Goodbye work-life balance!


Why ‘Work-Life Balance’ is a bad phrase

We’ve been talking a lot lately about building a great business that endures here at ModCloth over the last several months.  One of the phrases that often comes up in this context is “work-life balance.’  The more I think about the phrase, the more I realize that it is framed incorrectly.  It drives people towards an unhealthy way of thinking.  So we should change it.

When I search the net for the definition of the word ‘balance,’ here are some definitions that come up:

  • a state of equilibrium
  • equality of distribution
  • harmonious arrangement or relation of parts or elements within a whole
  • the difference in magnitude between opposing forces or influences

All of these definitions get me to thinking the same thing: balance is about having the ‘right amount’ of something.  If you have too much or too little of something, you are inherently out of balance.  So the term ‘work-life balance’ makes me feel like my work and my life are somehow at odds.  They are opposing forces that I must find a way to balance.

Bottom line: I don’t like it. I want more from life.  I spend my time working because I want to — I enjoy spending my time doing it.  The things I enjoy should not be at odds with my life; they are my life.

So, it’s time to use a new term: Work-Life Alignment.

Why ‘Work-Life Alignment’ is better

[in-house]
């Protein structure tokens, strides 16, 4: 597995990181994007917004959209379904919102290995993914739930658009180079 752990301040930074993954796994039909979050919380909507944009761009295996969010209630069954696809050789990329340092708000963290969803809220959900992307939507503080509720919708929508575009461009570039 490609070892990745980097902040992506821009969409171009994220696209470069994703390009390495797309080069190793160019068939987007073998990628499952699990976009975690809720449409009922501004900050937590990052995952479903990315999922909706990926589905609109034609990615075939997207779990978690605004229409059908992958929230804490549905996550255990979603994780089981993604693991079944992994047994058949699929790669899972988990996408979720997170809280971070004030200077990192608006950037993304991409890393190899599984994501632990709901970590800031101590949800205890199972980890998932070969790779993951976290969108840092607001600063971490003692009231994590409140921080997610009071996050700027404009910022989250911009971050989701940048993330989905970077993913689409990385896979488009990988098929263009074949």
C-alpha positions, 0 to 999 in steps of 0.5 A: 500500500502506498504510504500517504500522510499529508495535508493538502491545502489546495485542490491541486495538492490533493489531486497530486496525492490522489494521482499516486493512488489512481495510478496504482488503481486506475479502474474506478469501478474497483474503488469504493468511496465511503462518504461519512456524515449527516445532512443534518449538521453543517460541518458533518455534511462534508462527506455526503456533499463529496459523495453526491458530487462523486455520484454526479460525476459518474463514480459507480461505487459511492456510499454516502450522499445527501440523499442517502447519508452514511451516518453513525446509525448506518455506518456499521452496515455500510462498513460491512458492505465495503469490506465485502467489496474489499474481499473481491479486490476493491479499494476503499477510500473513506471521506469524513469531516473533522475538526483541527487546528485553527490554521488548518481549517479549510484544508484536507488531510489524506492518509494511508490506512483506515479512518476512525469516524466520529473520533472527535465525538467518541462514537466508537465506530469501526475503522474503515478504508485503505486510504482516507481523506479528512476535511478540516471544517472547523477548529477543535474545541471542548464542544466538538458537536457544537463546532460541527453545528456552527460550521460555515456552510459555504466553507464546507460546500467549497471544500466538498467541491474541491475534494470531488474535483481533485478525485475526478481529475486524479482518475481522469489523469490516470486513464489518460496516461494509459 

Now we’re talking!  Work-life alignment jives a lot better with the kind of life I want to live.  The thing that I do for more than 10 hours a day should not have to be ‘balanced’ with my life.  It should be aligned with my life.

When I look up the word ‘alignment,’ I find:

  • bring into proper or desirable coordination correlation
  • alliance or union with a party, cause, etc.
  • integration or harmonization of aims, practices

I spend my time working with excellent people who  challenge me everyday.  The skills I want to hone align directly with what I do for a living.  I also am fortunate enough to spend some time ‘working’ with my wife — on a business that she started and I invested in.  For me, my work happens to be a big part of my life.   The word ‘alignment’ captures that much better than ‘balance’ does!

When people ask me about ‘work-life balance,’ I have a hard time answering them because I think their question is framed incorrectly.  Next time, I’ll tell them that I don’t believe in work-life balance; I believe in work-life alignment!

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